Tuesday, 4 December 2012

Abstracts


An idea of what it will be . . .

According to my much thumbed copy of the 'Shorter Oxford English Dictionary' the relevant definition of an abstract is: An abridgement or summary of a book, document, etc. and yet I frequently read abstracts that could better be defined thus: Separated from matter, practice or particular examples; not concrete. Indeed the goal of an academic abstract should be precision rather than abstraction.
For me an abstract needs to do and be the following, to a lesser or greater extent, depending on the requisite length and the purpose it is expected to perform:
  1. It should be primarily in the present tense (except for when discussing research that 'has been carried out' for which the present perfect is O.K.).
  2. It should be written as if the work is completed and exists - you are not planning it you have finished writing it.
  3. It should tell the audience what the problem/gap is that you are investigating; why they care about it and what practical, scientific, theoretical or artistic gap your research is filling. 
  4. You then need to provide a brief description of the methodology used to acheive your results.
  5. Then give your findings – in an abstract your results and insights are not supposed to be a mystery – rather they are the crux of why someone will want to read your work.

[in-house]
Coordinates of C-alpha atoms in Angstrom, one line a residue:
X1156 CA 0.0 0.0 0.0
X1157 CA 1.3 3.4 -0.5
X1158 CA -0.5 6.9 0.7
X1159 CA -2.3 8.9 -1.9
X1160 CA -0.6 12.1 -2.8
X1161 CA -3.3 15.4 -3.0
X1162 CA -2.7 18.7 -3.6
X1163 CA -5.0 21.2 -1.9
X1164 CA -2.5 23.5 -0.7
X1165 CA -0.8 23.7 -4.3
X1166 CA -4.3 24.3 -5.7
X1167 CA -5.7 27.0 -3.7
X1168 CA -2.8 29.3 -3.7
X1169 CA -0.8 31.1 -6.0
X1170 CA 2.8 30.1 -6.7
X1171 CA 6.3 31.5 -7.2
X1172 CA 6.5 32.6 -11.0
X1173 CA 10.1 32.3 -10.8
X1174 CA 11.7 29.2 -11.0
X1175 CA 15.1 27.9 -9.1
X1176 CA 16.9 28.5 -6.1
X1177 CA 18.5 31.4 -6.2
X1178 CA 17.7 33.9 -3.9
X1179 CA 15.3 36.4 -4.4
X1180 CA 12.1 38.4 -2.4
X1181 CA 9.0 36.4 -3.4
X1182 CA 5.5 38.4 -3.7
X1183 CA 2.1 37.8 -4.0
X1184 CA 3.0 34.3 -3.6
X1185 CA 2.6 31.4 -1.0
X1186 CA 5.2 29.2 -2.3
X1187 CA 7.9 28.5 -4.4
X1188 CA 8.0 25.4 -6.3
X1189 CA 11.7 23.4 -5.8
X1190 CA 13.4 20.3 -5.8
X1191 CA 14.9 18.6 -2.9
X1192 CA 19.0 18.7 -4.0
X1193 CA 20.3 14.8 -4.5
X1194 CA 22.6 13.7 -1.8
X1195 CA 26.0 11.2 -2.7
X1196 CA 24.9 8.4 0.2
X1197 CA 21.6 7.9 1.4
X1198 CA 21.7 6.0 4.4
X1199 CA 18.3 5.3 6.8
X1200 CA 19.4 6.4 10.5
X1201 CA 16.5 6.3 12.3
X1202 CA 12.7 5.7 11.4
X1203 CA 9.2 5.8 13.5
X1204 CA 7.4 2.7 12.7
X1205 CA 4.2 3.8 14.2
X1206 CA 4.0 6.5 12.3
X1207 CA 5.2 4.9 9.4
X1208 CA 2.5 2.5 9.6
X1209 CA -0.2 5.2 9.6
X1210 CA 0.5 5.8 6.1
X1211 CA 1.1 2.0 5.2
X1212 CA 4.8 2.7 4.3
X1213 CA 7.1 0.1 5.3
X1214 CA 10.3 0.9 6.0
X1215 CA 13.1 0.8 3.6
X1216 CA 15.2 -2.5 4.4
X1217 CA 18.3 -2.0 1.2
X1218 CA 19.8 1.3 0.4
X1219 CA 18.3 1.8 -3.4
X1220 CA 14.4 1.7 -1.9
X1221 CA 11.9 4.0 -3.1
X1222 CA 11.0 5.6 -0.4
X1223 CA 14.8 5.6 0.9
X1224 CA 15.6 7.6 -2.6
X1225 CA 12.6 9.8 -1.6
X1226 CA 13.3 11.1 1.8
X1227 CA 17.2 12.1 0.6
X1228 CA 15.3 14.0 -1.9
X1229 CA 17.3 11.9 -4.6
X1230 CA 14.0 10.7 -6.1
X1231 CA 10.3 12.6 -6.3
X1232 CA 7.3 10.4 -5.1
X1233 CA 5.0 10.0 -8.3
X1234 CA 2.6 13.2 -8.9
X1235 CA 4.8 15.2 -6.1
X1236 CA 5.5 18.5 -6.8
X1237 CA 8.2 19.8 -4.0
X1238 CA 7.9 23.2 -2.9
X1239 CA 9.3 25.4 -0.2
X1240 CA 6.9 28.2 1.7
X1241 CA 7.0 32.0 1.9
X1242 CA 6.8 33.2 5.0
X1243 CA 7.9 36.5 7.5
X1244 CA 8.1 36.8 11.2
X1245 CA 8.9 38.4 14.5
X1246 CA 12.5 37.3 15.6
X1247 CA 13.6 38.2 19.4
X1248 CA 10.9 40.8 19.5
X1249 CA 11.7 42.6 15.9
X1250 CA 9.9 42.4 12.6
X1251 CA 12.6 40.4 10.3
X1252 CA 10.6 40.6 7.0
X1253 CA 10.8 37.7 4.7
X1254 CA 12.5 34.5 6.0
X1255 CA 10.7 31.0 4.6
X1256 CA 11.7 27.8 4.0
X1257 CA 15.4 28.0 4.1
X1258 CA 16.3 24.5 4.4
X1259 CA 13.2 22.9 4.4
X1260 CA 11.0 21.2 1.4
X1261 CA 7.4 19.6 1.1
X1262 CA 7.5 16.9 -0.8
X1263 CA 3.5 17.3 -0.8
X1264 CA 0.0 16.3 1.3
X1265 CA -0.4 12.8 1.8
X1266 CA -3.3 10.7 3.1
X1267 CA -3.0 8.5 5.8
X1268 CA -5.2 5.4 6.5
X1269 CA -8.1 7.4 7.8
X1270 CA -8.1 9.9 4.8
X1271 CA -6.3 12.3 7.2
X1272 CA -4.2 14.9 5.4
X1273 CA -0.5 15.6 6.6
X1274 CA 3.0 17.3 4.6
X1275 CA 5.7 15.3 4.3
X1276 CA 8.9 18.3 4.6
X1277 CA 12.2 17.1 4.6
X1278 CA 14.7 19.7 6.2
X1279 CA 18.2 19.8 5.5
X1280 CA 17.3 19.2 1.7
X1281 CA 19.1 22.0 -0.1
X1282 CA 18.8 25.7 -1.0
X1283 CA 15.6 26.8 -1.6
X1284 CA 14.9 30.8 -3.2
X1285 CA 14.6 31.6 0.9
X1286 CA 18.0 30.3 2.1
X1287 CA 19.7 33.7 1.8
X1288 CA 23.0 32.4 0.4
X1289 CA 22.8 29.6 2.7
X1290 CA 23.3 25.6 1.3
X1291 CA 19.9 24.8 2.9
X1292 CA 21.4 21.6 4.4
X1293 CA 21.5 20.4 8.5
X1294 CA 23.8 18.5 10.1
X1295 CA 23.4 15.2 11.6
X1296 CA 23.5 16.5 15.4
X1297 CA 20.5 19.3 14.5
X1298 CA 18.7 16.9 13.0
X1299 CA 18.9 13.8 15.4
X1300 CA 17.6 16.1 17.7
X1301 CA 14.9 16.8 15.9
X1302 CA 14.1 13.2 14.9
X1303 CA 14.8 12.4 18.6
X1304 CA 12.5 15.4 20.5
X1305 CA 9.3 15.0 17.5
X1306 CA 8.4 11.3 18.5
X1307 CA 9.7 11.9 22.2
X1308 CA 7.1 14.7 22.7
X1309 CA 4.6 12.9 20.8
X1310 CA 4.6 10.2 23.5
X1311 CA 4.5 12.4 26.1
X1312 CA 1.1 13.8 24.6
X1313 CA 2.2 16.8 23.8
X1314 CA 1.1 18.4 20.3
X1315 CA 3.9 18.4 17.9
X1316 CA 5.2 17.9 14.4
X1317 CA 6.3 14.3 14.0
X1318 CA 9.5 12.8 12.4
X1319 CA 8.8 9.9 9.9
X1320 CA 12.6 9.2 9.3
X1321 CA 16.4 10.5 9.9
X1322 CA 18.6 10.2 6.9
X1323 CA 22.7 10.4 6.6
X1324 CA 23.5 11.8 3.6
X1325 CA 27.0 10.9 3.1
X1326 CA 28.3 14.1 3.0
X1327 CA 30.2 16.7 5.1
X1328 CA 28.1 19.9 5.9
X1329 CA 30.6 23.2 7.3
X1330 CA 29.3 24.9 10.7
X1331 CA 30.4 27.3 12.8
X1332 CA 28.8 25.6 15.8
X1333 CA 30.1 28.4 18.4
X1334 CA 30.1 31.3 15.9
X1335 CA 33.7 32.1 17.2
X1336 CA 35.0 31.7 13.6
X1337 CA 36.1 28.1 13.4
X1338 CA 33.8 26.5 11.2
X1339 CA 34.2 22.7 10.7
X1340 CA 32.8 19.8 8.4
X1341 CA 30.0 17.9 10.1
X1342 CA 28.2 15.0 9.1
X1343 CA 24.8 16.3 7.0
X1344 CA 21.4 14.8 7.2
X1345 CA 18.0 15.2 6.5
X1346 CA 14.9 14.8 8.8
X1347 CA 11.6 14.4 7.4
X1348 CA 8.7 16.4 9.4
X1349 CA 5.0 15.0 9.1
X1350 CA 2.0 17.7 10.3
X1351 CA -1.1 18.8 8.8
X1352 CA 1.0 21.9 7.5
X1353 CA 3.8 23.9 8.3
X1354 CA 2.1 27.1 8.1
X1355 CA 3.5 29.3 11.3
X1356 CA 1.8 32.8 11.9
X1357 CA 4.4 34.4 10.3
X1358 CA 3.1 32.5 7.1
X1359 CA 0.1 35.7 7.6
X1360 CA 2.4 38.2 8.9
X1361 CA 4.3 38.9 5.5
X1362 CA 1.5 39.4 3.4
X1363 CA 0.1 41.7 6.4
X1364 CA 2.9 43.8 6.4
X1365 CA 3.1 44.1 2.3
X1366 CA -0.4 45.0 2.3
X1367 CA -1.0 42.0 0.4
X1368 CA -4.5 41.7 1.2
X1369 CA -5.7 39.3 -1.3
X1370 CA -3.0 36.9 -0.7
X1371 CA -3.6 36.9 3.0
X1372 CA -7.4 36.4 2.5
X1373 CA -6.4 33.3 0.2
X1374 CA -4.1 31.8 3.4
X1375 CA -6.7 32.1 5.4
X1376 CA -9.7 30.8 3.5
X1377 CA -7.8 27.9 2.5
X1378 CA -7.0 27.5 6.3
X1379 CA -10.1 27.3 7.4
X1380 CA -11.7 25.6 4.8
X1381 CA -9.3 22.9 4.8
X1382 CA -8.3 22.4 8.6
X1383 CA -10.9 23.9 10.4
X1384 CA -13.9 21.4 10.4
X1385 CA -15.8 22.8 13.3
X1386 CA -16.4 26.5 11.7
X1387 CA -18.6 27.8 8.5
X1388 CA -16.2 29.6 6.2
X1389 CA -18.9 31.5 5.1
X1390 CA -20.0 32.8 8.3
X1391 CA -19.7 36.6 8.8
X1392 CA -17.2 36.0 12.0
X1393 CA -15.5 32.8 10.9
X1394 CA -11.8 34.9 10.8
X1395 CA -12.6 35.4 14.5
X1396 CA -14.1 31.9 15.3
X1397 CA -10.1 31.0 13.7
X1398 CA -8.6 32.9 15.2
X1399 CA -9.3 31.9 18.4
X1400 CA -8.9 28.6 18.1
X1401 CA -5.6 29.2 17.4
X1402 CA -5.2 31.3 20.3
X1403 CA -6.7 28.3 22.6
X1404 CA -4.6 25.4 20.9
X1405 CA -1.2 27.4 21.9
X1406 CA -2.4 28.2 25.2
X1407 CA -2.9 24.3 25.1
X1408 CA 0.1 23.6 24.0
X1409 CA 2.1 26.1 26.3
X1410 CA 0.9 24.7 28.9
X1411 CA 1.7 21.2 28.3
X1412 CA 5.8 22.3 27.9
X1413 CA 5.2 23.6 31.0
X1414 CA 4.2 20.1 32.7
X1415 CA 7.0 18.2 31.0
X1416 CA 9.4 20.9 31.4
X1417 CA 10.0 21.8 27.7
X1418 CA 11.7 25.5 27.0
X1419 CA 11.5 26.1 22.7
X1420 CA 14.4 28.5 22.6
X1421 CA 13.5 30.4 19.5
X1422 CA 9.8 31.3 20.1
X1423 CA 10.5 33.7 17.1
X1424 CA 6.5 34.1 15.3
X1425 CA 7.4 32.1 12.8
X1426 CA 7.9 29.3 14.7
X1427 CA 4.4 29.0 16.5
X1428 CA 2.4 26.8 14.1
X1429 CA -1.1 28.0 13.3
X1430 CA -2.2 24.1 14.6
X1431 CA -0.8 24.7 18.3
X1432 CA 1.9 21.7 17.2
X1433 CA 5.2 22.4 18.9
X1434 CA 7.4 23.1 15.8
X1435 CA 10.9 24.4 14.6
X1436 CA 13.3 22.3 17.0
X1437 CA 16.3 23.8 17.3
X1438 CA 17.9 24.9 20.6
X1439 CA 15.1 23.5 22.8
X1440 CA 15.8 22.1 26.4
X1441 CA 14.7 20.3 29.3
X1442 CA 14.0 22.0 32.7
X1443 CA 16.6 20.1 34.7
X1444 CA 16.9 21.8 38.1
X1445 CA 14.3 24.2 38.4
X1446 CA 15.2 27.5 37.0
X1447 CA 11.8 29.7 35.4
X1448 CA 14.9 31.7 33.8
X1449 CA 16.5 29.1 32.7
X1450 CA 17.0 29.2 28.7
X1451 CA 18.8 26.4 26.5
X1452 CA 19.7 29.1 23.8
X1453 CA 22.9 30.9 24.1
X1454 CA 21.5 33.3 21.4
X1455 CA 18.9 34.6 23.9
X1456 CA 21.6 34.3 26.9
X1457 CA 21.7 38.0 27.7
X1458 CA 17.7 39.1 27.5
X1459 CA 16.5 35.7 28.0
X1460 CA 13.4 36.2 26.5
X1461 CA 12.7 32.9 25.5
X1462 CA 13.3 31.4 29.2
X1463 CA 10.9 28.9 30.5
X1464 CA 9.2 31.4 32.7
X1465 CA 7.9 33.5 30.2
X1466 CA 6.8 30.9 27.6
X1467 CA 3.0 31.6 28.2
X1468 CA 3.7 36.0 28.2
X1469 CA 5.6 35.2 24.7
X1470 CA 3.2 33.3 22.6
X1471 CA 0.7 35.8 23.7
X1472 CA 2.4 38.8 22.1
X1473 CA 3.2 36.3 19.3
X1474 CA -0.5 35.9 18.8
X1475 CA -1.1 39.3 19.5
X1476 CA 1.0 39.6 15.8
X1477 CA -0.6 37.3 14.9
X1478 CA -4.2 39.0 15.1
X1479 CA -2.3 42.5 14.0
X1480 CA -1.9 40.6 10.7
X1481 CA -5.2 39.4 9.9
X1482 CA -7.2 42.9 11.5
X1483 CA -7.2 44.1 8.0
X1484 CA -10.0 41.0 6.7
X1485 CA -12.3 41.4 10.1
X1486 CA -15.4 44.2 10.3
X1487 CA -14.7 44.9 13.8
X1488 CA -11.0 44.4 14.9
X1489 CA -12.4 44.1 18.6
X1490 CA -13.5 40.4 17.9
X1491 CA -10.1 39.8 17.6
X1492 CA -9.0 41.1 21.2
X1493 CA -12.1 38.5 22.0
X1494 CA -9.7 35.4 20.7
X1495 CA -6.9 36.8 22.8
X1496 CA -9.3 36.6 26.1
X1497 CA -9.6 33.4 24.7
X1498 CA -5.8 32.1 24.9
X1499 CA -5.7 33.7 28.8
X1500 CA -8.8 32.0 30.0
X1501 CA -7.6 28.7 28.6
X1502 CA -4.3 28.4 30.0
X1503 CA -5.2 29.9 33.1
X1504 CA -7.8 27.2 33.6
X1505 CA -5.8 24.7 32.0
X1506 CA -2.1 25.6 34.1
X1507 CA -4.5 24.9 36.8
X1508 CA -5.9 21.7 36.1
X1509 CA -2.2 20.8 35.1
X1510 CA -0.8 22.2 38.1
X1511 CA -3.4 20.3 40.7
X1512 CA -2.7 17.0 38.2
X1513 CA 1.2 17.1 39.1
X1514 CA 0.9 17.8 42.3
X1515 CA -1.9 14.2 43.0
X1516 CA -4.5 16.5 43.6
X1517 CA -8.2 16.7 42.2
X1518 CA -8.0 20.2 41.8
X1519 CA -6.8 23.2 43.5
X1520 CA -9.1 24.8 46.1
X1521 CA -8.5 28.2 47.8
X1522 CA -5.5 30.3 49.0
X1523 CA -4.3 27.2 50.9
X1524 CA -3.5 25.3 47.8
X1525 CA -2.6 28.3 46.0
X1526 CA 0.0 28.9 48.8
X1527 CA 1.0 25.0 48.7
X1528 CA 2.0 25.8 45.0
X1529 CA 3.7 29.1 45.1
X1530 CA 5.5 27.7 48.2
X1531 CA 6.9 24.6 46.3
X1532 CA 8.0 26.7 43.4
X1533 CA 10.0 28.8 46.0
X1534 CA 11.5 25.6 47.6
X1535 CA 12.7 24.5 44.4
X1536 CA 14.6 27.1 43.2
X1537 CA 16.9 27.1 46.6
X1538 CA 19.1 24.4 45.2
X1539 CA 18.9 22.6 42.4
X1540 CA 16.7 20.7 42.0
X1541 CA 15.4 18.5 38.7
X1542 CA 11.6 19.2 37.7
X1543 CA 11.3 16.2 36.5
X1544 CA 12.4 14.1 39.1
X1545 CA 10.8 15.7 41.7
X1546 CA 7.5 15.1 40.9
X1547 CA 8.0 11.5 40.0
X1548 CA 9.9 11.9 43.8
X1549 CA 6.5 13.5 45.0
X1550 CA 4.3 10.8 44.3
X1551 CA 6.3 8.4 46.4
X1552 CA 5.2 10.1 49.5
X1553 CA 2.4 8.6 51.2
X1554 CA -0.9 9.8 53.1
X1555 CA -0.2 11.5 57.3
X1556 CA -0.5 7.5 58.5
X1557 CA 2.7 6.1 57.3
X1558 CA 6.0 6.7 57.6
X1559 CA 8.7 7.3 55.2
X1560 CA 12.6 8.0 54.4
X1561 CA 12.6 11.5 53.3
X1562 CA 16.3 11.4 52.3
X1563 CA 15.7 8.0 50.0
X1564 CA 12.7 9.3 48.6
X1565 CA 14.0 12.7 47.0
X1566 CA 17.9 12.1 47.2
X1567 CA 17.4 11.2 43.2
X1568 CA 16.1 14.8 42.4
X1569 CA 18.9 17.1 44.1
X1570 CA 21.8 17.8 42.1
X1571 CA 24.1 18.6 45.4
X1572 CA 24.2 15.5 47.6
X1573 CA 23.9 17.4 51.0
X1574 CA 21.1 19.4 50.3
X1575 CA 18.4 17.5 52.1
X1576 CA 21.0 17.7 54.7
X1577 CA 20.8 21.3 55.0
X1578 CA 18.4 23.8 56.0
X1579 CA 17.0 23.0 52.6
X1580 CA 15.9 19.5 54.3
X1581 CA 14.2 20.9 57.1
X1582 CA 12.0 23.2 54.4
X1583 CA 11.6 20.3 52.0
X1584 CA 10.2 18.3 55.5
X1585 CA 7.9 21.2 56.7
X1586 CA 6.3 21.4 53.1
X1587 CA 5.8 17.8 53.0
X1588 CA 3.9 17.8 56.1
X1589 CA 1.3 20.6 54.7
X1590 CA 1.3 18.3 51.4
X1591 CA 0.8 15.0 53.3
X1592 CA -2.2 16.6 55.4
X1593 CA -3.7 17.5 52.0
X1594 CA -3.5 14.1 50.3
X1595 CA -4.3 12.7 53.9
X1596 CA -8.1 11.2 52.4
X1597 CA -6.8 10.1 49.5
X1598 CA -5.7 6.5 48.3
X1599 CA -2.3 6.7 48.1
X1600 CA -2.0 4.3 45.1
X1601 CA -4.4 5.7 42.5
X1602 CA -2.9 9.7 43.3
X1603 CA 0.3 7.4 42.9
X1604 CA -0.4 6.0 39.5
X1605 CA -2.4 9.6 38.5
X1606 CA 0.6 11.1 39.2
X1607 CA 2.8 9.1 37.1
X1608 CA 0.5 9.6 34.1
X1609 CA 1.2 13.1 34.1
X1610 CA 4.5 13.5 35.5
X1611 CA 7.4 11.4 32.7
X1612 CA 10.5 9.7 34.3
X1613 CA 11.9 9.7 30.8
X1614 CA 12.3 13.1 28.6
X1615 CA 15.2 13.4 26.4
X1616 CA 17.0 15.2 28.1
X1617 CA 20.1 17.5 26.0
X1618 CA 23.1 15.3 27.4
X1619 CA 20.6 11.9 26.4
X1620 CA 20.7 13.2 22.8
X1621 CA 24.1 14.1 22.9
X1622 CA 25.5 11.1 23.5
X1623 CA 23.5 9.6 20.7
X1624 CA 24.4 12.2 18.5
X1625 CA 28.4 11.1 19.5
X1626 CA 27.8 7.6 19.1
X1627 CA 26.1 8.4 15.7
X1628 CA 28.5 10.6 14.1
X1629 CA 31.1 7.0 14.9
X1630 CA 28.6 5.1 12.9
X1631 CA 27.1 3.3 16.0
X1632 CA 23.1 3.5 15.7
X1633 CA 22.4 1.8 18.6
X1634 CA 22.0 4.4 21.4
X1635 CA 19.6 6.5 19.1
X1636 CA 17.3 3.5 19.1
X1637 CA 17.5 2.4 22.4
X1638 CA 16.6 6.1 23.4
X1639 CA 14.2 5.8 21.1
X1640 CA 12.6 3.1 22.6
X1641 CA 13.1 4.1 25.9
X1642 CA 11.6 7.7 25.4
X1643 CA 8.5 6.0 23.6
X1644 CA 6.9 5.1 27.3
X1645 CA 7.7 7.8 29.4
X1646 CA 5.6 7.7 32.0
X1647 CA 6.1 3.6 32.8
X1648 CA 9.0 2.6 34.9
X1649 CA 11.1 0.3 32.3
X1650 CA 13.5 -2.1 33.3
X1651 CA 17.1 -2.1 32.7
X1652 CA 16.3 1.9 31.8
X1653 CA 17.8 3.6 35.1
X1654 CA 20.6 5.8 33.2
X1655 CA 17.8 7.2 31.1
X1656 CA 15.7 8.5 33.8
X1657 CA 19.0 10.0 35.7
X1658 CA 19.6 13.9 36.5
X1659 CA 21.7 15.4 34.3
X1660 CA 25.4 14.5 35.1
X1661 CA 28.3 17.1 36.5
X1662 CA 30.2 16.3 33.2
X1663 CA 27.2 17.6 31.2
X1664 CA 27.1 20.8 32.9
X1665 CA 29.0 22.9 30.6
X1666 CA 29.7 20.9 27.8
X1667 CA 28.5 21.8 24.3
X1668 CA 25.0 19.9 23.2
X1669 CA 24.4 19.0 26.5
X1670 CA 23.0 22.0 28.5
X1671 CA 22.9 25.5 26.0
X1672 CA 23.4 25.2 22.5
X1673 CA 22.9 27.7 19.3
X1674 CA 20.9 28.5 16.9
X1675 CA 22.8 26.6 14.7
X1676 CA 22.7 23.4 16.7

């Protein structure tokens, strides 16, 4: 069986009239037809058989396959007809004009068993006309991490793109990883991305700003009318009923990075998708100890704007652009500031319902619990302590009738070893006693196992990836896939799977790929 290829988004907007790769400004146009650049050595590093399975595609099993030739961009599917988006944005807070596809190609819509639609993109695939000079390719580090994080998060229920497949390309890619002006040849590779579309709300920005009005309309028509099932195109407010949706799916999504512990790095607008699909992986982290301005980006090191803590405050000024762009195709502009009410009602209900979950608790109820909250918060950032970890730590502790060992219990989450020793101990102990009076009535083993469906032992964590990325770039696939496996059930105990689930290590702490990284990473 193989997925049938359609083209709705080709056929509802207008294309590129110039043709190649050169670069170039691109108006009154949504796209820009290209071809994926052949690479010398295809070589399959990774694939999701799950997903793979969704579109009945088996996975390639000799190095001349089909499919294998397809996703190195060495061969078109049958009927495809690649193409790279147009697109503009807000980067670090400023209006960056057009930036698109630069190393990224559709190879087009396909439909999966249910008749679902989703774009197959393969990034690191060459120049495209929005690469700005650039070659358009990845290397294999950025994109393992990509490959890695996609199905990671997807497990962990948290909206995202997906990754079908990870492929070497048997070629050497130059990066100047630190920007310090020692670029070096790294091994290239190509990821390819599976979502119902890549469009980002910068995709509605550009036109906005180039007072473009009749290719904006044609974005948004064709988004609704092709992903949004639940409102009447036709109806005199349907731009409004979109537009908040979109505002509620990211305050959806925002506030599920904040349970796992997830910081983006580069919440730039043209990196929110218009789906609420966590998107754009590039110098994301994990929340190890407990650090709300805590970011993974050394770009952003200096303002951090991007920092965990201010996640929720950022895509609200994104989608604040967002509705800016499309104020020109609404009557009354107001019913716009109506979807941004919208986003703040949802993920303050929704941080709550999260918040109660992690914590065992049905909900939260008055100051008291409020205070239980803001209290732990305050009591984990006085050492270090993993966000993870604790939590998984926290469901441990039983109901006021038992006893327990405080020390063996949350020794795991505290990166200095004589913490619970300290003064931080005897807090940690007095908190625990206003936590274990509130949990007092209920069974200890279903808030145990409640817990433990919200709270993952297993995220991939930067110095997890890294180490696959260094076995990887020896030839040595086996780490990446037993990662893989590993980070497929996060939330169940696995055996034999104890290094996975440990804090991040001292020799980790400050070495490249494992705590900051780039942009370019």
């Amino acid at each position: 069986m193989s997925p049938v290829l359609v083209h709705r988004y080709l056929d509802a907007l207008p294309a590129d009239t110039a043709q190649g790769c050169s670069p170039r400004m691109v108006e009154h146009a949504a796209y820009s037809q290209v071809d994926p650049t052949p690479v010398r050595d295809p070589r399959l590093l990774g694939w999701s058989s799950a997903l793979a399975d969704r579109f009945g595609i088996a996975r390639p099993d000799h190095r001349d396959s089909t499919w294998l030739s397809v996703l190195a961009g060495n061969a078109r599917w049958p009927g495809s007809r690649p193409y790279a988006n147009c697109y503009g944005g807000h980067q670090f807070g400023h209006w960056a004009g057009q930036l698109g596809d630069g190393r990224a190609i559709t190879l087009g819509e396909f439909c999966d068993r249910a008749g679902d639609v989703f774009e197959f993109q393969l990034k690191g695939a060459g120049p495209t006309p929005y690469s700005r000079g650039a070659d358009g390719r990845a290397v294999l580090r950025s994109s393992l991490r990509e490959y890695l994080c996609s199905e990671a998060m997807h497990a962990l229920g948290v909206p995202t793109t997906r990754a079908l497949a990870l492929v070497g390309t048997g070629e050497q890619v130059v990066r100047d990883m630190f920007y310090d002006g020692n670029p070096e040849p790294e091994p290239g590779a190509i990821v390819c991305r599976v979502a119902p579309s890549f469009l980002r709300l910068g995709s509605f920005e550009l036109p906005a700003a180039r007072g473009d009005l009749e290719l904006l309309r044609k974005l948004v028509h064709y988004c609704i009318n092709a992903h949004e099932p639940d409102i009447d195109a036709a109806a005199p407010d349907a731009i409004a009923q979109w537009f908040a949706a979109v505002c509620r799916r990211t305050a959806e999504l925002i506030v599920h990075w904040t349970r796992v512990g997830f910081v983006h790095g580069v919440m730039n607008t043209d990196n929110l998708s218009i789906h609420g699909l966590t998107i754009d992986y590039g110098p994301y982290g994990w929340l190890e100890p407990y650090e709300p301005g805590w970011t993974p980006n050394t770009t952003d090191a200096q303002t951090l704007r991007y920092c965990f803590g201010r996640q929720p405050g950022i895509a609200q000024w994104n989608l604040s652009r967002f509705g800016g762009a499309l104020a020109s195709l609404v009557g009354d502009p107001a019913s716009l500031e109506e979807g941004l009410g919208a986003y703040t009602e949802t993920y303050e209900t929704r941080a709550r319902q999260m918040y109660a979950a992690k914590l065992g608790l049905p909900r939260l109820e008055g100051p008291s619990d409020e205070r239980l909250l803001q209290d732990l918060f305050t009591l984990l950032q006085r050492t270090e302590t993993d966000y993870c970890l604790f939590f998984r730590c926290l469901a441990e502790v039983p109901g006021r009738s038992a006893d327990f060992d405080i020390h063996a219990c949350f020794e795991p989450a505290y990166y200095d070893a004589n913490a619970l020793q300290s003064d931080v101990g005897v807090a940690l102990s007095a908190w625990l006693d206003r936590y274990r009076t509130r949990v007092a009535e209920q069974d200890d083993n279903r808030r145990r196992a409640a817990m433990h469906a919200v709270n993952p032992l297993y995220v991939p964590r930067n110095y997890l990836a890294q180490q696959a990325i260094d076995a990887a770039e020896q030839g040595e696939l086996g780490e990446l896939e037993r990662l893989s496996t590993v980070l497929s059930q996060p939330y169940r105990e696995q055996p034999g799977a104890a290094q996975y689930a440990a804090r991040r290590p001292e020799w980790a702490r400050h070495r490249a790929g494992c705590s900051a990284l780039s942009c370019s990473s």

6. You should finish by mentioning the larger implications of your findings in relation to the problem/gap you initially identified.
The main purpose of an abstract is to sell your work to the reader - persuade them you are an interesting and informative writer and tell them what your work is about so they can judge quickly (i.e. by the third sentence) if your work is relevant to them. I am not and never have been a believer in the slow reveal in academic writing - you are either telling me something I need to know for my own research purposes or you are not - do not waste my time . . .
In the spirit of not wasting any of your time I only have one link for you and then I'm signing off:
Ah ha – you see what I did there!!
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